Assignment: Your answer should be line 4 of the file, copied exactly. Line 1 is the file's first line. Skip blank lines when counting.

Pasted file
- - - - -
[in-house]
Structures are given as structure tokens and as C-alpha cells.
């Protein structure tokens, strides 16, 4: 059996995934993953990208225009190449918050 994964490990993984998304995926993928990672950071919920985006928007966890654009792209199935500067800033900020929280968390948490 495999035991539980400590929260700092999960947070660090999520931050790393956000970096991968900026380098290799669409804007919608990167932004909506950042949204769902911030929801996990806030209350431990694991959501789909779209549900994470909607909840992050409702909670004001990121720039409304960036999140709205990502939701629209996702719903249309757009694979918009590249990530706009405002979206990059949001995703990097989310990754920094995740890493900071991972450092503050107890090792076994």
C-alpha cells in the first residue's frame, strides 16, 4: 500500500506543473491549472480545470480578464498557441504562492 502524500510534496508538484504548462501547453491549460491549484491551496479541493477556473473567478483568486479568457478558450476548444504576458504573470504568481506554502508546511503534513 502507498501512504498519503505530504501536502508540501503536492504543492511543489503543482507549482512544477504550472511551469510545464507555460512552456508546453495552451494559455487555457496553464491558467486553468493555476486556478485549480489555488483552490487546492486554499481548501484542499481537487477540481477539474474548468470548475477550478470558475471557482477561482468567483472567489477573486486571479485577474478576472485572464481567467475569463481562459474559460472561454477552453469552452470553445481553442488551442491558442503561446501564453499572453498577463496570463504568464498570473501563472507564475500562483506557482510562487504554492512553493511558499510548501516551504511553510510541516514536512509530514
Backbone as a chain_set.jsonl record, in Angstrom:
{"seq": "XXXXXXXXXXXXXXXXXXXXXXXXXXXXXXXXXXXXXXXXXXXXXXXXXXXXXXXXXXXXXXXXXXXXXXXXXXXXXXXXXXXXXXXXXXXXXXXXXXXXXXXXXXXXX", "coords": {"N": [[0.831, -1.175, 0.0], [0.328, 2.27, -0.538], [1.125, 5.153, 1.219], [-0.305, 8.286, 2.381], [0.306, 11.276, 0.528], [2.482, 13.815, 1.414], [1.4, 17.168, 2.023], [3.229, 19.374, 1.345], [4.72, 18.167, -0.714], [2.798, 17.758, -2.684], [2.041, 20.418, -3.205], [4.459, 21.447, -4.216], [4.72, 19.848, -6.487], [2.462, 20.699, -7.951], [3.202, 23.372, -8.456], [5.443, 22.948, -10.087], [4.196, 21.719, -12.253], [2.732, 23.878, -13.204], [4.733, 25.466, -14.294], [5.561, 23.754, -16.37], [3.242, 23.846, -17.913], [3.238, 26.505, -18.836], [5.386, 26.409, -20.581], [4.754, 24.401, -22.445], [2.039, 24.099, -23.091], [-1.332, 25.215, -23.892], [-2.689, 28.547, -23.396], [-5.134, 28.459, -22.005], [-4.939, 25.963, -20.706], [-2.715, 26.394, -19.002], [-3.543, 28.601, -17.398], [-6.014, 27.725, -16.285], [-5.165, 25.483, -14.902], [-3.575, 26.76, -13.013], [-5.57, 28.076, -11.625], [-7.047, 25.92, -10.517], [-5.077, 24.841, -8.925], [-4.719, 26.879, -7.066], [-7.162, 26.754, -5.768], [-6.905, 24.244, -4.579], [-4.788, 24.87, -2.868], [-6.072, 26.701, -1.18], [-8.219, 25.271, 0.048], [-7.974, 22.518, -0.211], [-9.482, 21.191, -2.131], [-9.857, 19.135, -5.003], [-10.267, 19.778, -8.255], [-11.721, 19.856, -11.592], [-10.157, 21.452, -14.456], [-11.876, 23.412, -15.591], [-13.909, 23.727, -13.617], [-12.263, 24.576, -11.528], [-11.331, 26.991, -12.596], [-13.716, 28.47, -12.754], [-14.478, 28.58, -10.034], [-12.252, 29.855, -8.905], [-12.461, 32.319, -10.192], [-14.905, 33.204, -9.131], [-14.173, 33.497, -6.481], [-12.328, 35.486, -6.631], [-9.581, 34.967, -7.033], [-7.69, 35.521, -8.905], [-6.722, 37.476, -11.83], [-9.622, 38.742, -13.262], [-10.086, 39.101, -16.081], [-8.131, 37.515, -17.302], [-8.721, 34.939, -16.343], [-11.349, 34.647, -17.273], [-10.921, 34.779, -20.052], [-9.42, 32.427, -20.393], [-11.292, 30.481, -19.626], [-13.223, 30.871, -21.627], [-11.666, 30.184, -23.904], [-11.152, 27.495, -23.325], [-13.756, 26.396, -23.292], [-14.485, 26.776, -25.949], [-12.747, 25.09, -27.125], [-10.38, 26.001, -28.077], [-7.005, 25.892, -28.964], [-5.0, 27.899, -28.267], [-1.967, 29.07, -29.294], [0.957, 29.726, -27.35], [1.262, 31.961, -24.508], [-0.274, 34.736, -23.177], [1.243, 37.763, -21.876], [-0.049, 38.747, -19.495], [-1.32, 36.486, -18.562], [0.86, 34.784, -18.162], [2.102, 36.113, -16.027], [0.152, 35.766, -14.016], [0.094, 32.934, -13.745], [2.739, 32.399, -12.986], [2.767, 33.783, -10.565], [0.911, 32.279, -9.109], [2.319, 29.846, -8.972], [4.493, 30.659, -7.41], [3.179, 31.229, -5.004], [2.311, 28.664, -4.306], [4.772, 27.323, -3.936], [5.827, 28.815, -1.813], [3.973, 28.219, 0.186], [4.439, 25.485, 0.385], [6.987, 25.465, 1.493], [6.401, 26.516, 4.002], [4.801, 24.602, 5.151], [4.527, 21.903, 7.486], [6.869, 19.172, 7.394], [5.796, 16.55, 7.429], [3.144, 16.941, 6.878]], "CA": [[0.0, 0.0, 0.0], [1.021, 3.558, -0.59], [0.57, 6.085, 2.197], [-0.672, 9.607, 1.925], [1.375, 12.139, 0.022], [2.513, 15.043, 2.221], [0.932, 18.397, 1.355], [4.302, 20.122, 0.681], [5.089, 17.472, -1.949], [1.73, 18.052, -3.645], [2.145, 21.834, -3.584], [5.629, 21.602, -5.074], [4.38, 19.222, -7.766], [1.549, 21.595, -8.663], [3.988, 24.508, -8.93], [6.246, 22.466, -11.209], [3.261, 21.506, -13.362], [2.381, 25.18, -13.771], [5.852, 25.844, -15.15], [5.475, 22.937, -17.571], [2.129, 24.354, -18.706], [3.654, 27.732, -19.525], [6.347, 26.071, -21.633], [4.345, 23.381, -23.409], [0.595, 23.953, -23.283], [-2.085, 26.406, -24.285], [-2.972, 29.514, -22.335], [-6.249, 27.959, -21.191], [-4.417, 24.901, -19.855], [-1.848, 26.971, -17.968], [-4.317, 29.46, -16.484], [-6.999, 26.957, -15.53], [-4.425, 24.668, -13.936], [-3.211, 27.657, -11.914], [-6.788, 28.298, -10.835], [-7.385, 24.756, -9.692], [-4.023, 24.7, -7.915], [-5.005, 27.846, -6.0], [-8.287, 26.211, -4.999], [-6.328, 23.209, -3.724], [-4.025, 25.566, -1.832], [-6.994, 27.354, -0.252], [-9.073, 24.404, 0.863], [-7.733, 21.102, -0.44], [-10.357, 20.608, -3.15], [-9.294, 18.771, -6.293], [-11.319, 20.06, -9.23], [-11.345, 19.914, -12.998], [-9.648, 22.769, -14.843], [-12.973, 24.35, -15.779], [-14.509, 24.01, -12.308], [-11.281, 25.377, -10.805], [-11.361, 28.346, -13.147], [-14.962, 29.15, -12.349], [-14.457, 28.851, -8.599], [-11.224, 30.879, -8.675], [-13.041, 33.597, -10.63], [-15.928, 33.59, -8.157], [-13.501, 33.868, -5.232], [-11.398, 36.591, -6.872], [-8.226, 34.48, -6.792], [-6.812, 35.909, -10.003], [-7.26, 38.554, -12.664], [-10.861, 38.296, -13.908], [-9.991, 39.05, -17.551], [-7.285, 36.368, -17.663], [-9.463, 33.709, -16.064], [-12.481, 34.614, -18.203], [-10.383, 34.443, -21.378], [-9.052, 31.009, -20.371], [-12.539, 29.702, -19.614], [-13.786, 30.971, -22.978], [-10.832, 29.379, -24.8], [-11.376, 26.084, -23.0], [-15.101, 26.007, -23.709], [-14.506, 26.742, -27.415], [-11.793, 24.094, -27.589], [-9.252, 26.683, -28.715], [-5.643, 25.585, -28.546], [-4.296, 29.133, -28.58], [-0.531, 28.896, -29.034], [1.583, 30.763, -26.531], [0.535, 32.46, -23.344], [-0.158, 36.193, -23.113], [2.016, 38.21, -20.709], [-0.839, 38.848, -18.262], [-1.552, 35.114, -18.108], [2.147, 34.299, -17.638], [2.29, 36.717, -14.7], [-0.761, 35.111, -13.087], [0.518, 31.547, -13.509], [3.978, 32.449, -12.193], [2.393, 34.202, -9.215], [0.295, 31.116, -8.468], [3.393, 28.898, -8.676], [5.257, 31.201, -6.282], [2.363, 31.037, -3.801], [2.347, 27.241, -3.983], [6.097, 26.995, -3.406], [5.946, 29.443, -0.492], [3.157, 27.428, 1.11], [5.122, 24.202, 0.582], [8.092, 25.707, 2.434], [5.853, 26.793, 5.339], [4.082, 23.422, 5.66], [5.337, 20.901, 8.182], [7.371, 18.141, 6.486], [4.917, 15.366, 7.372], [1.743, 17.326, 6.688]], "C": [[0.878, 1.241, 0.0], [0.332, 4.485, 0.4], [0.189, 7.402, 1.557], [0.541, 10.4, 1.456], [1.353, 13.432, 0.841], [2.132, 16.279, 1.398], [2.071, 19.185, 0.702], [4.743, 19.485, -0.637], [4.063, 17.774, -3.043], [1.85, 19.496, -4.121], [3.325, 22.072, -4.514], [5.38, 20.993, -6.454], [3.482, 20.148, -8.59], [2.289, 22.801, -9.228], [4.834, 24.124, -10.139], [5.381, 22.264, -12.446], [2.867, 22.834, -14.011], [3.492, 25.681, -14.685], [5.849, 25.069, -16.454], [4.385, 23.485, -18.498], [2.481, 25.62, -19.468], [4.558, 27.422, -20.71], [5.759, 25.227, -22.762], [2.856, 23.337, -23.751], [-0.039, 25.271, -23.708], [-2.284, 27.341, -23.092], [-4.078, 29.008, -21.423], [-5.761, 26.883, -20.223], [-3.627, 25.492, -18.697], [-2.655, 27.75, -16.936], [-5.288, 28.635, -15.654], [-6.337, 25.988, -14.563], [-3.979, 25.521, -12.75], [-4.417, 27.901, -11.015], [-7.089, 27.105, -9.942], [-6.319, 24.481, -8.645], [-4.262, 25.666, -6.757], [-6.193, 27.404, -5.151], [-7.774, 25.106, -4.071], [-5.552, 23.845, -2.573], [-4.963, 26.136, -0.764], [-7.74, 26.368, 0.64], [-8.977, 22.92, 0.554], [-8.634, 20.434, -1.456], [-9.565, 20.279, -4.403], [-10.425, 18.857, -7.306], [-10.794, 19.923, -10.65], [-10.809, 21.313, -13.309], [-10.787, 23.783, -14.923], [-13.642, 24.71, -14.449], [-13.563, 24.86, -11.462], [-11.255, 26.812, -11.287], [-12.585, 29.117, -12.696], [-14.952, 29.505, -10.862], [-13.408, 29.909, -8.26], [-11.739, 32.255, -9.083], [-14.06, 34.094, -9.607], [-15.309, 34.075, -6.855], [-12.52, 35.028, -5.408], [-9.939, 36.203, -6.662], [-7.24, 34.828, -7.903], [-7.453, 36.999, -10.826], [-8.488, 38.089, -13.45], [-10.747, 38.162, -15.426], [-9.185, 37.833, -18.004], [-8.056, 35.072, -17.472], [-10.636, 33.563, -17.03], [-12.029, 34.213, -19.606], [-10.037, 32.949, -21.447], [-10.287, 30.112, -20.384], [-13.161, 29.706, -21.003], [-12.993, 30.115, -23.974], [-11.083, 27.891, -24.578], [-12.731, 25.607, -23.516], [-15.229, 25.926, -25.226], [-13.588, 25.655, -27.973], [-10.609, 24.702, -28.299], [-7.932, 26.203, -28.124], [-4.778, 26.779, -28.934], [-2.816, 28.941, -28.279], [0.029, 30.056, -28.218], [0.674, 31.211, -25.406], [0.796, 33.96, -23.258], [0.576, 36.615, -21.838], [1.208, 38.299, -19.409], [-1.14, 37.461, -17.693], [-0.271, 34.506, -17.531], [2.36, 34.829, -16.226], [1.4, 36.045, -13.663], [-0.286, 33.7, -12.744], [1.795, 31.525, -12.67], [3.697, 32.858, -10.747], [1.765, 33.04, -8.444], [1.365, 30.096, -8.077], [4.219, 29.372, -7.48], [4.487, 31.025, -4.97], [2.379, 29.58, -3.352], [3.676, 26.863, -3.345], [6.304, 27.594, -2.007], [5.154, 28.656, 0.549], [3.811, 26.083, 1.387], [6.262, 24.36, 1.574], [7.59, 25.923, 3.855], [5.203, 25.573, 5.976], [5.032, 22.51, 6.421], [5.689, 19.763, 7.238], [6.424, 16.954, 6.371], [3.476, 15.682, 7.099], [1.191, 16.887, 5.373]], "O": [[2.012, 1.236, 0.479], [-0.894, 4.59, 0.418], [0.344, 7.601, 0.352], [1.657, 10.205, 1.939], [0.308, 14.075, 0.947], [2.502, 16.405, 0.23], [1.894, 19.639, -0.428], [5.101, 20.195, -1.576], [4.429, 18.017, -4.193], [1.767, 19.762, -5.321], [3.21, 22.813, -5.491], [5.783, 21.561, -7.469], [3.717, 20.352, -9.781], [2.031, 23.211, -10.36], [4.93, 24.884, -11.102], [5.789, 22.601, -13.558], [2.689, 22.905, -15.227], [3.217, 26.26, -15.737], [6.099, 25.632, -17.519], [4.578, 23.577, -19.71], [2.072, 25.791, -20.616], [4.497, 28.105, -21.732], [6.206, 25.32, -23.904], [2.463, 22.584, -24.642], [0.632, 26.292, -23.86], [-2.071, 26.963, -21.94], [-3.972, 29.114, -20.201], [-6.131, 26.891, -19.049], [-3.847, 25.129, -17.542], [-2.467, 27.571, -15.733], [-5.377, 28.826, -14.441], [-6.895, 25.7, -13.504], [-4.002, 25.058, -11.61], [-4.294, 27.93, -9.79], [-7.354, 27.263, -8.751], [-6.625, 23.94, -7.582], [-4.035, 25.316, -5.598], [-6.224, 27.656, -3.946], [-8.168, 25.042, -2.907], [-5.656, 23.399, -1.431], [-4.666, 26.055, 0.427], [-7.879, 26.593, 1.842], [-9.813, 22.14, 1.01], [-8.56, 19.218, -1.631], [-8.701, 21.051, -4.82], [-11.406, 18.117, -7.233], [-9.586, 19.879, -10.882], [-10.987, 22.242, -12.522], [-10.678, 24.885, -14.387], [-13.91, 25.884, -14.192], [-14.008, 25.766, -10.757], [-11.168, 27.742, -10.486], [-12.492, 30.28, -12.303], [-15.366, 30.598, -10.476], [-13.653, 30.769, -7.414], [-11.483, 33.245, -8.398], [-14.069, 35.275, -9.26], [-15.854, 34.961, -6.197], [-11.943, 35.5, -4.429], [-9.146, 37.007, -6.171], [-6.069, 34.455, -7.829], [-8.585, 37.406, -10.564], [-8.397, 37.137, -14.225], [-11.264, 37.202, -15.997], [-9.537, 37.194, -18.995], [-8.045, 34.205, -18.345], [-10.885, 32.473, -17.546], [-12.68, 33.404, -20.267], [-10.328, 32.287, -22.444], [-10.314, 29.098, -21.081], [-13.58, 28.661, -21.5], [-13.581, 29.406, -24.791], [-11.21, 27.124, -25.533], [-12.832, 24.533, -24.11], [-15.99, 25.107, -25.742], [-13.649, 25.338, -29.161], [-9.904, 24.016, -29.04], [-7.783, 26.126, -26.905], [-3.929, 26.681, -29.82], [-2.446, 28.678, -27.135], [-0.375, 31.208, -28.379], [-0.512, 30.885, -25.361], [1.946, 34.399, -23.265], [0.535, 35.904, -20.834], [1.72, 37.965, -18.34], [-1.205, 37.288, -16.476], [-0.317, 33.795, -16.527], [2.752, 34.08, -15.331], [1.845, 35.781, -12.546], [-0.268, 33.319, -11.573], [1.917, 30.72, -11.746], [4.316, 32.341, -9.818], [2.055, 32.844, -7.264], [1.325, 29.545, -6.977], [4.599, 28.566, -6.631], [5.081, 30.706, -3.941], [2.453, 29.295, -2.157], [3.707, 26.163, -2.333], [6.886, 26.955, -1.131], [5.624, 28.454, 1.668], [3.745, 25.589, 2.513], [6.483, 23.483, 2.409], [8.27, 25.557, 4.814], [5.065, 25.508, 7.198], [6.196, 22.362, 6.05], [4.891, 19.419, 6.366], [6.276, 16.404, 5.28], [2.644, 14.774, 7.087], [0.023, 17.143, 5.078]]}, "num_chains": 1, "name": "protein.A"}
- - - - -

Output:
C-alpha cells in the first residue's frame, strides 16, 4: 500500500506543473491549472480545470480578464498557441504562492 502524500510534496508538484504548462501547453491549460491549484491551496479541493477556473473567478483568486479568457478558450476548444504576458504573470504568481506554502508546511503534513 502507498501512504498519503505530504501536502508540501503536492504543492511543489503543482507549482512544477504550472511551469510545464507555460512552456508546453495552451494559455487555457496553464491558467486553468493555476486556478485549480489555488483552490487546492486554499481548501484542499481537487477540481477539474474548468470548475477550478470558475471557482477561482468567483472567489477573486486571479485577474478576472485572464481567467475569463481562459474559460472561454477552453469552452470553445481553442488551442491558442503561446501564453499572453498577463496570463504568464498570473501563472507564475500562483506557482510562487504554492512553493511558499510548501516551504511553510510541516514536512509530514